Farming Group Backs EchoStar

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EchoStar Communications Corp.'s proposed merger with DirecTV Inc. --
challenged by some as the creation of a rural monopoly -- got a boost recently
from a rural quarter when the American Farm Bureau Federation announced its
support for the deal.

In a letter sent Dec. 27 to all members of the House and Senate, AFBF
president Bob Stallman said the merger would 'provide great benefits to rural

The $25.8 billion merger, Stallman said, would allow the consolidated company
to expand local TV service to 100 markets -- many of them with rural sectors --
and provide two-way, satellite-delivered Internet access at fast speeds to
millions of rural Americans.

'The proposed merger will help to make the first
broadband-satellite-telecommunications system a reality for many rural areas
starved for high speed Internet access,' Stallman said.

On its Web site, the AFBF describes itself as the country's largest farm
organization, with more than 5 million families in 50 states and Puerto Rico as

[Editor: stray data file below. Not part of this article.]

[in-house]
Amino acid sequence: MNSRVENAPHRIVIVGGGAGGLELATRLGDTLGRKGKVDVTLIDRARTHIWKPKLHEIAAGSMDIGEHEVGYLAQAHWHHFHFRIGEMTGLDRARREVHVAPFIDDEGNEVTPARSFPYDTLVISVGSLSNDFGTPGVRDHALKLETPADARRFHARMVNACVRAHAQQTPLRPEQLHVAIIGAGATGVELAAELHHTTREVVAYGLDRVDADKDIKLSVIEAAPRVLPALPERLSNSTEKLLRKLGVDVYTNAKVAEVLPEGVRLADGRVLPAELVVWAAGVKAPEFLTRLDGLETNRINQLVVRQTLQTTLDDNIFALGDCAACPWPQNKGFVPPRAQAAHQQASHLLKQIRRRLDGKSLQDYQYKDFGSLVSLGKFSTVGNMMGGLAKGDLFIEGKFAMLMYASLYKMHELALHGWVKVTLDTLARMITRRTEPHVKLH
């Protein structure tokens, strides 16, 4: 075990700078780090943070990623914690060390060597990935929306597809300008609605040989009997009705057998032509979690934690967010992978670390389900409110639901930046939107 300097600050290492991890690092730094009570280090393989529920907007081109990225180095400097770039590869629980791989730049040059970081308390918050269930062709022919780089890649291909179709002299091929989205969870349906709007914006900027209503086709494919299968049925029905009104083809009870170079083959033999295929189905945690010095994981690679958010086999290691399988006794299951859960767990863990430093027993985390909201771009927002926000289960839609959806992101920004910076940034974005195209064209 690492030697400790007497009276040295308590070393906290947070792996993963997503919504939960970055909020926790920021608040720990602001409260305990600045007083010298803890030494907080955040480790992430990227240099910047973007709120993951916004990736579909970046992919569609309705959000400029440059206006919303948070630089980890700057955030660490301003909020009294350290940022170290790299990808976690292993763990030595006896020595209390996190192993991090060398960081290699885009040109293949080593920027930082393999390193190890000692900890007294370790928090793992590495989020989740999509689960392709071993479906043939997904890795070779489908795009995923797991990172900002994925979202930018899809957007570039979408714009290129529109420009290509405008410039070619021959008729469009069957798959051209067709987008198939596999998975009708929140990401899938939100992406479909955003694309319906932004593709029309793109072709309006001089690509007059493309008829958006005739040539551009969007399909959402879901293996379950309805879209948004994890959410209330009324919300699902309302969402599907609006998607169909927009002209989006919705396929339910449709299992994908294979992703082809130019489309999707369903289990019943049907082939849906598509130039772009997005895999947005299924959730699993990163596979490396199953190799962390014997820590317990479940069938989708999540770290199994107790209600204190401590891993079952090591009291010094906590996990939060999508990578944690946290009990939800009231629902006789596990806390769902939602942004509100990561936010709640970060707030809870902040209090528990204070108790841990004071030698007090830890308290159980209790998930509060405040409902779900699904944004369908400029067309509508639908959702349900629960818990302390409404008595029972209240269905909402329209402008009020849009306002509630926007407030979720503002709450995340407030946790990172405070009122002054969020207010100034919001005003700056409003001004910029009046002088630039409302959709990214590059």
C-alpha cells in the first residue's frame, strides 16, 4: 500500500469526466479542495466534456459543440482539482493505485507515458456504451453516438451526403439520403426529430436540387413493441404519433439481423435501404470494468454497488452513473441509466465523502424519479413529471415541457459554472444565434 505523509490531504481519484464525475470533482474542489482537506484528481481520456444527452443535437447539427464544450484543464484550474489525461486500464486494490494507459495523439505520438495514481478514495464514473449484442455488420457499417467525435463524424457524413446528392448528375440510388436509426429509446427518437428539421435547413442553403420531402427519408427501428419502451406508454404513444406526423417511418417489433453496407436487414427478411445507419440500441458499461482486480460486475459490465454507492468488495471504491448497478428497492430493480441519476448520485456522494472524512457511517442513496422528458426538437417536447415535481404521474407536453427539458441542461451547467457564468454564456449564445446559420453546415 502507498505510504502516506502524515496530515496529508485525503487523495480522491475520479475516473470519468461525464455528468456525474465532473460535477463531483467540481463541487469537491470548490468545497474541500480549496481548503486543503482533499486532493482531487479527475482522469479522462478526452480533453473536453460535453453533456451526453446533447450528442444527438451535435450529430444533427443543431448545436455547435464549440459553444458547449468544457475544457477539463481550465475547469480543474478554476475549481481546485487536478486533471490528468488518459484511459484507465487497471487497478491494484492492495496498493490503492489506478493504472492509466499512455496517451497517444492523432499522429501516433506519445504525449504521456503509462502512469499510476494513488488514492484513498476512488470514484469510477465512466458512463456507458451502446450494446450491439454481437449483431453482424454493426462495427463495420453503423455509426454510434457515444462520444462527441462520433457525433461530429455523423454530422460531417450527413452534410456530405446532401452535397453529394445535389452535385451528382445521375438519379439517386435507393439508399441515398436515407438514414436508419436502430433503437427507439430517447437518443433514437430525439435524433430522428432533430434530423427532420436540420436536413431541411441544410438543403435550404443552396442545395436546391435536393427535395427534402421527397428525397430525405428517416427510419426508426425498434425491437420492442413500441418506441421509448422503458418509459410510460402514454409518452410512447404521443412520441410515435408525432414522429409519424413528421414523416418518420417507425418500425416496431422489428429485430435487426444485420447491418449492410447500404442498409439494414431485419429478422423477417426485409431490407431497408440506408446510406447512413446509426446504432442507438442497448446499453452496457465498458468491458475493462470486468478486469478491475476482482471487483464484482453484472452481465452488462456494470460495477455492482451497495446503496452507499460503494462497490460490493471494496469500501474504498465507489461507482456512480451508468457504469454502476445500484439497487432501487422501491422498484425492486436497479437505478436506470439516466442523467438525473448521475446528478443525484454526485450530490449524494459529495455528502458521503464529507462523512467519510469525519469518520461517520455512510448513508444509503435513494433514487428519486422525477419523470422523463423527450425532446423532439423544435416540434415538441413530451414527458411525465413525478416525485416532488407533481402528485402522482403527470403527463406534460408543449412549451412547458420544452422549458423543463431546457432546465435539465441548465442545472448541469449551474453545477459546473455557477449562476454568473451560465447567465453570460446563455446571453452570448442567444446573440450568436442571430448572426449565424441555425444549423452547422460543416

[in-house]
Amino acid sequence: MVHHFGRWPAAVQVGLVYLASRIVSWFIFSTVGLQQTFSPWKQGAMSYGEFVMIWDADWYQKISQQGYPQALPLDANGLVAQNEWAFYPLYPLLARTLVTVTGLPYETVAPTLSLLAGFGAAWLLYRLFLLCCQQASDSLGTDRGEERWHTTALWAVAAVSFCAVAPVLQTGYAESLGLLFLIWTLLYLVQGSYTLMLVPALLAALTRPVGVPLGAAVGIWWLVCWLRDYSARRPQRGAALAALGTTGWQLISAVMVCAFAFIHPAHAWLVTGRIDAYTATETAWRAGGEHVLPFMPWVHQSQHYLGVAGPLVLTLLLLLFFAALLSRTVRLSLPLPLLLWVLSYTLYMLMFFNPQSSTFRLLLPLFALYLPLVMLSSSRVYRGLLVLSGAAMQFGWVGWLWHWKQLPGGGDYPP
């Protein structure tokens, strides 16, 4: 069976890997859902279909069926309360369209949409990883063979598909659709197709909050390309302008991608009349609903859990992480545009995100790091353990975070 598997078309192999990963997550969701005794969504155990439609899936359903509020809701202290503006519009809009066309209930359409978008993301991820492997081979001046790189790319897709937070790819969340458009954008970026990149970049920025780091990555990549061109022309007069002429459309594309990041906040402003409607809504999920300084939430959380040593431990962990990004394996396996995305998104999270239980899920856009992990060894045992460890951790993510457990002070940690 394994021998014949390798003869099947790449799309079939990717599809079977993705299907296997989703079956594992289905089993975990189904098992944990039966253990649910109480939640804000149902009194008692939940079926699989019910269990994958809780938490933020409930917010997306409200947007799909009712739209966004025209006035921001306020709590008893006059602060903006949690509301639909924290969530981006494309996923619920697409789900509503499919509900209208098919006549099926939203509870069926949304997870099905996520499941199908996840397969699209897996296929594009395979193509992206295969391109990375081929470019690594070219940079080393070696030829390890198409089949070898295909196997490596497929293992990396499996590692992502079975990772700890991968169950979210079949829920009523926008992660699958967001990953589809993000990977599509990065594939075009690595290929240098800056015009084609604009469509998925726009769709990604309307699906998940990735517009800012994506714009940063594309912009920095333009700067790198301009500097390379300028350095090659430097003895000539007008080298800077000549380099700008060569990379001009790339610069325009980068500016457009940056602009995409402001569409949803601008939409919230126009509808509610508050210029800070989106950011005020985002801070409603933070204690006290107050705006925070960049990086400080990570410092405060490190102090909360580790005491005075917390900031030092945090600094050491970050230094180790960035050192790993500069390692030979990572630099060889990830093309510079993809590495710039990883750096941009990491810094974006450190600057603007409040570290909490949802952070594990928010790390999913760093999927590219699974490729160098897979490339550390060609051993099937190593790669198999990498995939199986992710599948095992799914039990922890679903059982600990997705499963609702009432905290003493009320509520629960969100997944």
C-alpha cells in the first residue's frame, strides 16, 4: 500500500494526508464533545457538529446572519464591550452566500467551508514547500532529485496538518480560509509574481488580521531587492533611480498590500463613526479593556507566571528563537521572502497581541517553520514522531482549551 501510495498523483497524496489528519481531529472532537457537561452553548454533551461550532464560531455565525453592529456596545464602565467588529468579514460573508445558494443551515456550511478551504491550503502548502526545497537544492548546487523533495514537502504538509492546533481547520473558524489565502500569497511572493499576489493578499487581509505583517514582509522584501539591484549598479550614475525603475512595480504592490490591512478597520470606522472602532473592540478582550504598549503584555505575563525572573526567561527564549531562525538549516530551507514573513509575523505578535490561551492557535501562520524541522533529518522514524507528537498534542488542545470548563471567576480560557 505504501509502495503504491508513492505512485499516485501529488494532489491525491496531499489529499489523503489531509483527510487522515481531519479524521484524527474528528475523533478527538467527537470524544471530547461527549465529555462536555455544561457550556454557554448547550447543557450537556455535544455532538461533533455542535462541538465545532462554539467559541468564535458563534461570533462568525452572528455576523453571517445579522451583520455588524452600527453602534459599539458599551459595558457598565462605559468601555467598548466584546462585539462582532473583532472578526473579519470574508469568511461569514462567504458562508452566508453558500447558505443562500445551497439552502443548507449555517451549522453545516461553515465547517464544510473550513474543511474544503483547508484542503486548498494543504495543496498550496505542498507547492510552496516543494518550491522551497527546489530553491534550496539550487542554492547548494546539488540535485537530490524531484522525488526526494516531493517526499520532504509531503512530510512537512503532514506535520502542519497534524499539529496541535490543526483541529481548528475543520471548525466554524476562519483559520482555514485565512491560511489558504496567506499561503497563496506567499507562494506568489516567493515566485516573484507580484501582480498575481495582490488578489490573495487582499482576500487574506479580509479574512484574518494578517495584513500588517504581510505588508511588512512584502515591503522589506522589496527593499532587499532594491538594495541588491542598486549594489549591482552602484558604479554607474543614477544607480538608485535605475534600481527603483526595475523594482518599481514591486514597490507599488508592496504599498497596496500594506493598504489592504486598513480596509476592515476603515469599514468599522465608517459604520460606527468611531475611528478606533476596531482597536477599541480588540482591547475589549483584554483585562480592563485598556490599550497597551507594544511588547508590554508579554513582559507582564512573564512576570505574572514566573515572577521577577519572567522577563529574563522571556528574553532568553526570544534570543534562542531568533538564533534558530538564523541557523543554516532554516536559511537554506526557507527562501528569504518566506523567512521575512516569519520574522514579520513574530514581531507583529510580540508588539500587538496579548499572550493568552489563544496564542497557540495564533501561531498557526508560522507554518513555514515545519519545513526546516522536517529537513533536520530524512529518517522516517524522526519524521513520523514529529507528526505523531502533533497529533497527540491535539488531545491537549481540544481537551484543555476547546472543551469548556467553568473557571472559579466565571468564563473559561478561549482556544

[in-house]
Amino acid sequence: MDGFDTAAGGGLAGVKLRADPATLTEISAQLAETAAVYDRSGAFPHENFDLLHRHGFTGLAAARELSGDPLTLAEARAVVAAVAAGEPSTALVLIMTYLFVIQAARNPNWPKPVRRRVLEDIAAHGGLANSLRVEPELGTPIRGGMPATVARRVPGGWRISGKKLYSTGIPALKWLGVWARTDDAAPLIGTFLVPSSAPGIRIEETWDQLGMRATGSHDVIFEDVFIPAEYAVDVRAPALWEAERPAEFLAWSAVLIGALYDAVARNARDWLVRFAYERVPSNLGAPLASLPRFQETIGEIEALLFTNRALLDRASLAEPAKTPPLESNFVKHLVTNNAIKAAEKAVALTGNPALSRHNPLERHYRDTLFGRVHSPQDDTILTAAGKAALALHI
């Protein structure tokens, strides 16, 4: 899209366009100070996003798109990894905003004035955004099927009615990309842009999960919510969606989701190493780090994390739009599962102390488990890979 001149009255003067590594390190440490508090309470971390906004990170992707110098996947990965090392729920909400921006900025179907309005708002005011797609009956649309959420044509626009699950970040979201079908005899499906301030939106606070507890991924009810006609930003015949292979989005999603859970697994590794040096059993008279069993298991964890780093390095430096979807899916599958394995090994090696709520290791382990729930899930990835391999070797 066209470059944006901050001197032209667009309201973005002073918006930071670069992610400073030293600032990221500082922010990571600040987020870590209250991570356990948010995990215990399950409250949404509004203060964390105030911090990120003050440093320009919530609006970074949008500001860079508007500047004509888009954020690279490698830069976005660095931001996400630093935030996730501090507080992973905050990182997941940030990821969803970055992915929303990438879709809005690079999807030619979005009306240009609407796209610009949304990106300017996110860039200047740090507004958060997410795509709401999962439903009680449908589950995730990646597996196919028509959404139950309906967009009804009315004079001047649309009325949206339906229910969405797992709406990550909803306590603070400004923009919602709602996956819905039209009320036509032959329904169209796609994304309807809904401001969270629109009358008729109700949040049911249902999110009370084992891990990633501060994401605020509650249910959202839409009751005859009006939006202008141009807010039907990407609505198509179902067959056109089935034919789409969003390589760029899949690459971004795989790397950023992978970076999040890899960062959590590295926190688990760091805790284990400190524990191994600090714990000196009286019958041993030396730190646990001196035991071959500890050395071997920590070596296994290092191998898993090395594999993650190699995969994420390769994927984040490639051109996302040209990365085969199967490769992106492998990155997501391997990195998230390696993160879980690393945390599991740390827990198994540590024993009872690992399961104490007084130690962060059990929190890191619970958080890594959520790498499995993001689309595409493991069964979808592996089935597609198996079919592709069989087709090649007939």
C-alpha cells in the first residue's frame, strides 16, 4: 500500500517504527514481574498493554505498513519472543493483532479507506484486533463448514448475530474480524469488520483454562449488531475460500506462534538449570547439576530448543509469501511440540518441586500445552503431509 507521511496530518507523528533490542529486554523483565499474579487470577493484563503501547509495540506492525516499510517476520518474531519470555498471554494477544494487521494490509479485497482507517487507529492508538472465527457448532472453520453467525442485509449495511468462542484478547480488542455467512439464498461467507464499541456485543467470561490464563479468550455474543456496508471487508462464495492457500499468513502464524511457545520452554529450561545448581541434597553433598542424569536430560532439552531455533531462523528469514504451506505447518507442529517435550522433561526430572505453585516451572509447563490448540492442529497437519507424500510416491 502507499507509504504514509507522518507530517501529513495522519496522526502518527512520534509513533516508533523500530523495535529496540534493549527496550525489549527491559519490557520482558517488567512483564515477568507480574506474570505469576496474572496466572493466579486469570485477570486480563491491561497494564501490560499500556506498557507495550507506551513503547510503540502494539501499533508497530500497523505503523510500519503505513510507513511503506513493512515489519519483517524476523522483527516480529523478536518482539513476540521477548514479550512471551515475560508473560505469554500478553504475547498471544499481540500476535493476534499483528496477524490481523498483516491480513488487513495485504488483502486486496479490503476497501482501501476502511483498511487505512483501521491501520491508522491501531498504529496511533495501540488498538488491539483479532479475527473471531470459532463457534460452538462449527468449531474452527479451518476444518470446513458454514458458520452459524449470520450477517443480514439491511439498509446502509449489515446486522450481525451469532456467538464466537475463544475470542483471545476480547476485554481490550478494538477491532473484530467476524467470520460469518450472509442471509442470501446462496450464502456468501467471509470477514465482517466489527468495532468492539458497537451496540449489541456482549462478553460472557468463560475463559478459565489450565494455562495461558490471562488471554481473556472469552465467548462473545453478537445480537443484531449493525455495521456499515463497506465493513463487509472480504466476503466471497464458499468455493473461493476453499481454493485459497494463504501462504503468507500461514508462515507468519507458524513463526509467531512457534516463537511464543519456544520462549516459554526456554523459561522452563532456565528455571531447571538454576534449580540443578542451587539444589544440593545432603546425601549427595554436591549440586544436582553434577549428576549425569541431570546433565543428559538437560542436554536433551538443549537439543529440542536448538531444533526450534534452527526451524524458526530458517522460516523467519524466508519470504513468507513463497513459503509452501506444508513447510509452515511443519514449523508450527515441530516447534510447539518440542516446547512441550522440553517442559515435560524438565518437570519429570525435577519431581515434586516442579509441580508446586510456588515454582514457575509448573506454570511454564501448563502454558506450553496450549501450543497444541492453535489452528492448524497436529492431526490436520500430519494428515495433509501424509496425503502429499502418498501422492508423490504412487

The AFBF's support came two weeks after about 20 percent of the House of
Representatives signed a letter calling on federal officials to ensure the
protection of rural consumers if EchoStar and DirecTV were allowed to

A total of 86 House members -- almost evenly split between Republicans and
Democrats -- raised their objections in a joint letter to Attorney General John
Ashcroft and Federal Communications Commission chairman Michael Powell.

'The rural consumers that currently have a choice between two fiercely
competitive satellite providers will be subjected to an unchecked monopoly
provider if the merger is approved without appropriate consumer protections,'
the lawmakers' letter said.

The letter was signed by 43 Democrats, 42 Republicans and one